I forked the stdlib cookiejar package to make
    github.com/juju/persistentcookiejar as a very quick hack but it's
    demonstrably wrong in the face of concurrent users, and I'm sure for other
    reasons too.
    On 31 Jul 2015 10:28, "Volker Dobler" wrote:

    On Fri, Jul 31, 2015 at 10:36 AM, tandalat wrote:
    [...]
    Yes, indeed. Is there a reason why cookie objects returned by
    cookiejar.Cookies() do not have other fields set other than Name and Value?
    In the source code for cookiejar.cookies(...):

    225 for _, e := range selected {
    226 cookies = append(cookies, &http.Cookie{Name: e.Name, Value: e.Value})
    227 }


    My proposal is simply filling up other fields like so,

    for _, e := range selected {
    c := &http.Cookie{
    Name: e.Name,
    Value: e.Value,
    Path: e.Path,
    Domain: e.Domain,
    Expires: e.Expires,
    Secure: e.Secure,
    HttpOnly: e.HttpOnly,
    }
    cookies = append(cookies, c)
    }


    What's the catch here?
    1. This would break the Go API compatibility guaranty.

    2. Cookies() returns http.Cookies suitable for generating
    a Cookie header. If all fields would be filled up you would
    get a cookie which would serialize to a Set-Cookie header.
    (package http could clear the other fields).

    3. How would you differentiate between a domain and a
    host cookie?

    4. You lose the creation and last access time, so you
    cannot use this for properly persisting and re-loading
    the cookies.
    Based on this API a user of package cookiejar could extract all
    stored cookies and persist them herself. Probably loading them
    back into a Jar would require some help to safeguard against subtle
    errors and PSL changes.

    Won't keying the urls (used to retrieve cookies) for serialized cookies on
    disk or database and later using them to load the cookies back into the jar
    keep things consistent? For example,

    store[u.String()] = jar.Cookies(u)
    ... serialize to some storage ...
    ... load from storage
    for k, v := range store {
    jar.SetCookies(url.MustParse(k), v)
    }
    ....
    Basically yes, but there might be some ugly corner cases like
    domain cookies which are no longer allowed because the
    domain is now considered a ETLD (because the PSL used
    to re-load the cookies differs from the one used during storing).
    And possible more if I thought about it longer.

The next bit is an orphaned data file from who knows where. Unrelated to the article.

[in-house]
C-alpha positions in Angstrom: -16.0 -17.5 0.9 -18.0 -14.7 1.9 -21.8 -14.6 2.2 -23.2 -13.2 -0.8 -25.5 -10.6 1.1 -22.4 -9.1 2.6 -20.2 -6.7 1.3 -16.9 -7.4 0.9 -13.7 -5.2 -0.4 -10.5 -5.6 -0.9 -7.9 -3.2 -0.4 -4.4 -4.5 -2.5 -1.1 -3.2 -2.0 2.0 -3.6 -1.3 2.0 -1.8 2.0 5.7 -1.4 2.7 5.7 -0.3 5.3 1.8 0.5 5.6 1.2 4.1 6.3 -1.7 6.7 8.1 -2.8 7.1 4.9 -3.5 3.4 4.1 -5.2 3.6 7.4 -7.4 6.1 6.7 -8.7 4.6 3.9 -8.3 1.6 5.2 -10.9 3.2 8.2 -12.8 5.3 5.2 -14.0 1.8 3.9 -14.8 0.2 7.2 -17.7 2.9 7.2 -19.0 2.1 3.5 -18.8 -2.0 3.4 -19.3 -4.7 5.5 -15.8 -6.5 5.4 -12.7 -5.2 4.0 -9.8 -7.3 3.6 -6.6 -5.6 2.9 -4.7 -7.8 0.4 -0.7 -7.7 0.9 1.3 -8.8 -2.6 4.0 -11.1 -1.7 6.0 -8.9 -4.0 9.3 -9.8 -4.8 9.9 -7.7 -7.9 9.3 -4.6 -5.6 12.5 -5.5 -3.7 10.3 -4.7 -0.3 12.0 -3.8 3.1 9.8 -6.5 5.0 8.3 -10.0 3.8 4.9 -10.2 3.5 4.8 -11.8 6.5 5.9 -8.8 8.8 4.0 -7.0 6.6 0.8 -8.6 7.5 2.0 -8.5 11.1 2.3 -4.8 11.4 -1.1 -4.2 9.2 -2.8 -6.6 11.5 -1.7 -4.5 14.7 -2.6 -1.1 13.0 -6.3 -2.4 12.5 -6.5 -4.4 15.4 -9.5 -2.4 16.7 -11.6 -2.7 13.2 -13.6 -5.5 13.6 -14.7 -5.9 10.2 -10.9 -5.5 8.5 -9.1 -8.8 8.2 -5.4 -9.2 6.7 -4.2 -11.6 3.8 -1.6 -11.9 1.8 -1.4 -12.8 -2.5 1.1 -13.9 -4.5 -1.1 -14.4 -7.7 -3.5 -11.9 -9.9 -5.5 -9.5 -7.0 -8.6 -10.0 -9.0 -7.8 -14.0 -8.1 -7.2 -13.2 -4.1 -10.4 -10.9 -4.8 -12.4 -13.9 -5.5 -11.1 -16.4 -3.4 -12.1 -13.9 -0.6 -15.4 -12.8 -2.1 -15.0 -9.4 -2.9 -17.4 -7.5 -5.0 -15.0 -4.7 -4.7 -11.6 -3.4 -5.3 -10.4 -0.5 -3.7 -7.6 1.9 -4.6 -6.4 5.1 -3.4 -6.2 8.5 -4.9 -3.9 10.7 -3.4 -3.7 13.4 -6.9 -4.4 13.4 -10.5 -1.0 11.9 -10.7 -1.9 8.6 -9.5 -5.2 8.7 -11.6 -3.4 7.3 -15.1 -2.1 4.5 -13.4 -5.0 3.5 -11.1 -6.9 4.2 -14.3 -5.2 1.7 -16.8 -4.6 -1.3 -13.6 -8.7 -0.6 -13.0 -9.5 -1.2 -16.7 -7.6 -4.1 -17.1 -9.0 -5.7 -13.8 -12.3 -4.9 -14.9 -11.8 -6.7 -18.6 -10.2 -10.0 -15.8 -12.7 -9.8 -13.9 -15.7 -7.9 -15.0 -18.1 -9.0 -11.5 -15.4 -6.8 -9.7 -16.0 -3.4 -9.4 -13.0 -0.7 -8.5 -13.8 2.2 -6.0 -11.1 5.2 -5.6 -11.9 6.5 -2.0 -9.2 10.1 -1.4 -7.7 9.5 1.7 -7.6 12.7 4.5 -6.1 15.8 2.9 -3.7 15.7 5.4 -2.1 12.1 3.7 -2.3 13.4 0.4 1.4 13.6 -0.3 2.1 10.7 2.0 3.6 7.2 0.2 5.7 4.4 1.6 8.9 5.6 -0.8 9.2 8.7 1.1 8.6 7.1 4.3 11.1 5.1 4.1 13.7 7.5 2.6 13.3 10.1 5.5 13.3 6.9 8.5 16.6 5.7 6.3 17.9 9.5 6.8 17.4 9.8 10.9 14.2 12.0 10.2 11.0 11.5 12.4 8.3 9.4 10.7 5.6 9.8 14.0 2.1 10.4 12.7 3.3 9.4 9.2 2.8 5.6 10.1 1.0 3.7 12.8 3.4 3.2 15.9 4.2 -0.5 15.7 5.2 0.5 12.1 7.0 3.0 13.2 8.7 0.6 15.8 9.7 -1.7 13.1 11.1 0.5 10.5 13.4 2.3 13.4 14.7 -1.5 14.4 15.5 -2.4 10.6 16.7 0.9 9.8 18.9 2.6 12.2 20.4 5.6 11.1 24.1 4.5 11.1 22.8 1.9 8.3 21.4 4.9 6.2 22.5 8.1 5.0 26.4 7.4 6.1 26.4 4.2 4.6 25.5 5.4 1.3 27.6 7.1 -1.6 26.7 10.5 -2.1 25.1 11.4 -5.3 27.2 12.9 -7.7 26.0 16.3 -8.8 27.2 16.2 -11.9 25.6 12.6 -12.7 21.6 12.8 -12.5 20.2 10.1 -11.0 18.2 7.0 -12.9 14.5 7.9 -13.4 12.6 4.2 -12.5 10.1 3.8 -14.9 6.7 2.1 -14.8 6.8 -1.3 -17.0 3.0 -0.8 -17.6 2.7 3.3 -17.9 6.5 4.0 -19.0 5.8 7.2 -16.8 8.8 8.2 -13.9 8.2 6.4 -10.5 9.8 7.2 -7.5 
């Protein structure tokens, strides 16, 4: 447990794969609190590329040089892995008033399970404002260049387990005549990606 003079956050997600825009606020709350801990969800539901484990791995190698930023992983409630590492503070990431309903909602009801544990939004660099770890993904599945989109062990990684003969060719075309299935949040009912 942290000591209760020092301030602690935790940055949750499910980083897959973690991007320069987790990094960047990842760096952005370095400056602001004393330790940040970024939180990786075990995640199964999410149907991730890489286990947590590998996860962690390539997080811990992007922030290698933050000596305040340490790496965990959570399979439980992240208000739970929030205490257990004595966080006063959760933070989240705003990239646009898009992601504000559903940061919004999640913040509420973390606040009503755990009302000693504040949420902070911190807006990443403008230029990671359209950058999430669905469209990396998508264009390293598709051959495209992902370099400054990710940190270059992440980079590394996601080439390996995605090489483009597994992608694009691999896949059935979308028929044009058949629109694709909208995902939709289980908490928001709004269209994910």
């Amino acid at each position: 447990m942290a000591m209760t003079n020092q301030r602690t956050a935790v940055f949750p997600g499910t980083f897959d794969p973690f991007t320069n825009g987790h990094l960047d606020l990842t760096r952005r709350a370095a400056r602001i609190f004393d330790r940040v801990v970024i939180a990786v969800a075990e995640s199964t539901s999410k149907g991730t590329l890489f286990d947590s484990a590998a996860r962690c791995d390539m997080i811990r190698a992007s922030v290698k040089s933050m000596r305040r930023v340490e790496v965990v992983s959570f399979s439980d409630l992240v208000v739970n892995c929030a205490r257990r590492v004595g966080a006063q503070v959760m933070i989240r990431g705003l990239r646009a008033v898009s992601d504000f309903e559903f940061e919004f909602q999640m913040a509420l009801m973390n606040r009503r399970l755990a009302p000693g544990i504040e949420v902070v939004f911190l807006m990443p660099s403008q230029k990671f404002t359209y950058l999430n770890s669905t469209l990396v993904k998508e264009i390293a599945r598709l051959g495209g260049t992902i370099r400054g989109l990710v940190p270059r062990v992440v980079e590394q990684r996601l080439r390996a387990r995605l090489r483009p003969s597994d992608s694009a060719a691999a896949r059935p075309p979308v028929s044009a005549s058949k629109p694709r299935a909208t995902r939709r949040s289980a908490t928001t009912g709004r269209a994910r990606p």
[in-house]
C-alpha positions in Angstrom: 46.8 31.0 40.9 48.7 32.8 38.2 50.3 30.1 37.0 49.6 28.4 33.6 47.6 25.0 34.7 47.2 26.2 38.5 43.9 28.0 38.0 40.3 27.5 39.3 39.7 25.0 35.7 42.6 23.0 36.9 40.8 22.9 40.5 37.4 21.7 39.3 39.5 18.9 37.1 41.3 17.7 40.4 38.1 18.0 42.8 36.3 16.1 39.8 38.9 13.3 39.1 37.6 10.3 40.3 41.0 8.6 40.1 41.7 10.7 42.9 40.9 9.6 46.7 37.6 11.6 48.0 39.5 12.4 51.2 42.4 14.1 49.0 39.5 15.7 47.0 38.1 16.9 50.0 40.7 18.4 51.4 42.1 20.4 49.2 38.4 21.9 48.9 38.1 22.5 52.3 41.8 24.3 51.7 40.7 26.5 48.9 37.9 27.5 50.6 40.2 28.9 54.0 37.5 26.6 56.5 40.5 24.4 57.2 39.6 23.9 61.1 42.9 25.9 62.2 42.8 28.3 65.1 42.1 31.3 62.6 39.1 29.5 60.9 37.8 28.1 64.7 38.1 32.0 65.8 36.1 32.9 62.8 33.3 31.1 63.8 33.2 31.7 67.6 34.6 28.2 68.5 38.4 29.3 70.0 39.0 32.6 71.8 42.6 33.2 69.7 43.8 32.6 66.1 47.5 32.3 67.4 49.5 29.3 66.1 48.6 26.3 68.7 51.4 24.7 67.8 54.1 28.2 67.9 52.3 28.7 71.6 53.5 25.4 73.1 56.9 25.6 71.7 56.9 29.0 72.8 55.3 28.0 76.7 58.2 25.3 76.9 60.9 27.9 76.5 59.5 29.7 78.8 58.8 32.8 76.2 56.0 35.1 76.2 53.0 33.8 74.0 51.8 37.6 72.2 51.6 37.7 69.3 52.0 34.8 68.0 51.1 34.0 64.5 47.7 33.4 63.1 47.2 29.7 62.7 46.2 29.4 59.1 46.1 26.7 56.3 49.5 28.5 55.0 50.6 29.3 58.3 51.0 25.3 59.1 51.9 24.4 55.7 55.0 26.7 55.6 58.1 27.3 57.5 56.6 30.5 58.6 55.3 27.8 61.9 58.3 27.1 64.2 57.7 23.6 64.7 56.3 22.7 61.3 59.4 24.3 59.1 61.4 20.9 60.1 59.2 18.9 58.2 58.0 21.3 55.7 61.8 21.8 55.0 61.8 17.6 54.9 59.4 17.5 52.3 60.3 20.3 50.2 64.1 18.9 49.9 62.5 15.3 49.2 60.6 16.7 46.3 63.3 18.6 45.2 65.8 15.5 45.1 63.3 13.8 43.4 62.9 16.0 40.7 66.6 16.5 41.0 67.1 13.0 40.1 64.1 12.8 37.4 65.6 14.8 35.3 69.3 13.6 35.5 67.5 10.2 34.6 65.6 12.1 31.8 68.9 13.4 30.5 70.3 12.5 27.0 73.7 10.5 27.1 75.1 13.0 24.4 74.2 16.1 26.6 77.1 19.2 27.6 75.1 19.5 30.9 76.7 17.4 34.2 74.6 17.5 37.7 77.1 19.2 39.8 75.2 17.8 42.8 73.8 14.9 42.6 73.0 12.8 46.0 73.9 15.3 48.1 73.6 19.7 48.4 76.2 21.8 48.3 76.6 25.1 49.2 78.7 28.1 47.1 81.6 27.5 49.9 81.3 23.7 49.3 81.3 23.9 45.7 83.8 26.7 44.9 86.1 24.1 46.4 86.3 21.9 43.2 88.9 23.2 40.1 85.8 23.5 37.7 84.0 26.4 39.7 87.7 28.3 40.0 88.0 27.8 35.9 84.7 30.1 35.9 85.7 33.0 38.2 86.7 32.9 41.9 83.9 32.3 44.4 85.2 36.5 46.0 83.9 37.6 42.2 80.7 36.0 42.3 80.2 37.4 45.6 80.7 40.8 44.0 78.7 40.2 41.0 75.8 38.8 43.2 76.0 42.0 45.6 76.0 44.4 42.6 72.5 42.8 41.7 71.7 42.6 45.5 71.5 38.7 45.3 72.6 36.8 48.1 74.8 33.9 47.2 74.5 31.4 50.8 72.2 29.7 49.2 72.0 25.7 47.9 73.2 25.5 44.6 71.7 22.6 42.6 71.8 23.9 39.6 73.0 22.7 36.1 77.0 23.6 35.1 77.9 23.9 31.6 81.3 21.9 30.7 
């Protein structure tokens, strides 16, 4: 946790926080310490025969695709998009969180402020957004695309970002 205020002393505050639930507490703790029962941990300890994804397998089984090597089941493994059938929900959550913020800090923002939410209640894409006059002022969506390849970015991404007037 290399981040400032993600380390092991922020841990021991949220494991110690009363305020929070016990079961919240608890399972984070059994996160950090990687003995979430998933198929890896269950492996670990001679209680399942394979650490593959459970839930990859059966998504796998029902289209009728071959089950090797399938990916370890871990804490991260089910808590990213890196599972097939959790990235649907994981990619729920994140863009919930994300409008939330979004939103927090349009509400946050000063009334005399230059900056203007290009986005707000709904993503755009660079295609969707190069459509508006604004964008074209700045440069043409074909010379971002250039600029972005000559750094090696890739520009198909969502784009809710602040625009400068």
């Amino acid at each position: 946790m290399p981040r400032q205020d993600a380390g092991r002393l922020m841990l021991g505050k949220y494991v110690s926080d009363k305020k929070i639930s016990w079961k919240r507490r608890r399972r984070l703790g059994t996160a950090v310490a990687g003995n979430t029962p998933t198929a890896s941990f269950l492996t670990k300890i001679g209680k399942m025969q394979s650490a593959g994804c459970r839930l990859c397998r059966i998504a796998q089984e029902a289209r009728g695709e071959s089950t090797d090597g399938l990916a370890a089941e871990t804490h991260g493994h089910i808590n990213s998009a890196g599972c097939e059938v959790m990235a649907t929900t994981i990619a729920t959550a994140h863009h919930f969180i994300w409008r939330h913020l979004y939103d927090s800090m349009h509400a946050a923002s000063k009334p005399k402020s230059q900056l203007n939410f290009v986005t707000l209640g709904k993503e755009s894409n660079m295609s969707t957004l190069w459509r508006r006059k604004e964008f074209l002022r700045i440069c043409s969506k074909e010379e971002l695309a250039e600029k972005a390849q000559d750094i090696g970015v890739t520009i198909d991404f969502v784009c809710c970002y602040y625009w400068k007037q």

The main problem with keying by _URL_ is the Path field:
    You cannot know which URLs (i.e. which paths) you have
    to request as Cookies() returns only cookies which match
    the path of the URL. How would you know that the jar
    contains a cookie with Path="/some/obscure/deep/path"?

    V.

    [...]

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  • Tandalat at Jul 31, 2015 at 8:04 am

    On Wednesday, July 29, 2015 at 6:49:30 PM UTC-7, Nigel Tao wrote:

    Re persistent storage, there was a lot of discussion with Dr. Volker
    Dobler (CC'ed) and I a couple of years ago about how to do a cookie
    jar with pluggable storage, but we never landed on a satisfactory
    design, let alone a perfect one, so what's in the standard library is
    not persistent.

    If you come to us with an existence proof of a good design for a
    persistent cookie jar, I'm happy to look at it, but in the meantime,
    if you want persistence, it''s probably best to fork
    net/http/cookiejar for now. Once a change lands in the standard
    library and is released, we can no longer change its API, and I don't
    know what the right API is yet.


    https://groups.google.com/forum/#!topicsearchin/golang-dev/cookiejar$20-%22broken$20by%22
    and
    https://groups.google.com/d/topic/golang-dev/7Jcbgrbah2s/discussion
    might be places to start looking for previous discussions.
    I'd read these threads before posting the change request for http.cookiejar
    and was aware of the difficulty to come up with a satisfactory design.
    Hence, my proposal isn't about a persistent cookie jar per se but an
    ability for other cookie processors to implement any extra handling
    required by their respective applications, and a consistency with original
    cookie information set in the response's header. A reasonable expectation
    is that cookie attributes (domain, path, expires, httponly etc.) sent by an
    application from the server side should be readily obtained via a cookie
    object returned by http.cookiejar.

    I was caught by surprise when all I could get out of a cookie object
    returned by cookiejar.Cookies() ([] http.Cookie) was just the name and
    value of the cookie while http.Cookie implements all fields defined for a
    Set-Cookie in RFC 6265. This pretty much limits the use of http.cookiejar
    to http.Client and provides little benefits for other cookie processors to
    perform any extra handling such as using domain, path, expires etc. for
    automated services (single sign-on, for instance) or persisting any
    non-session cookies etc.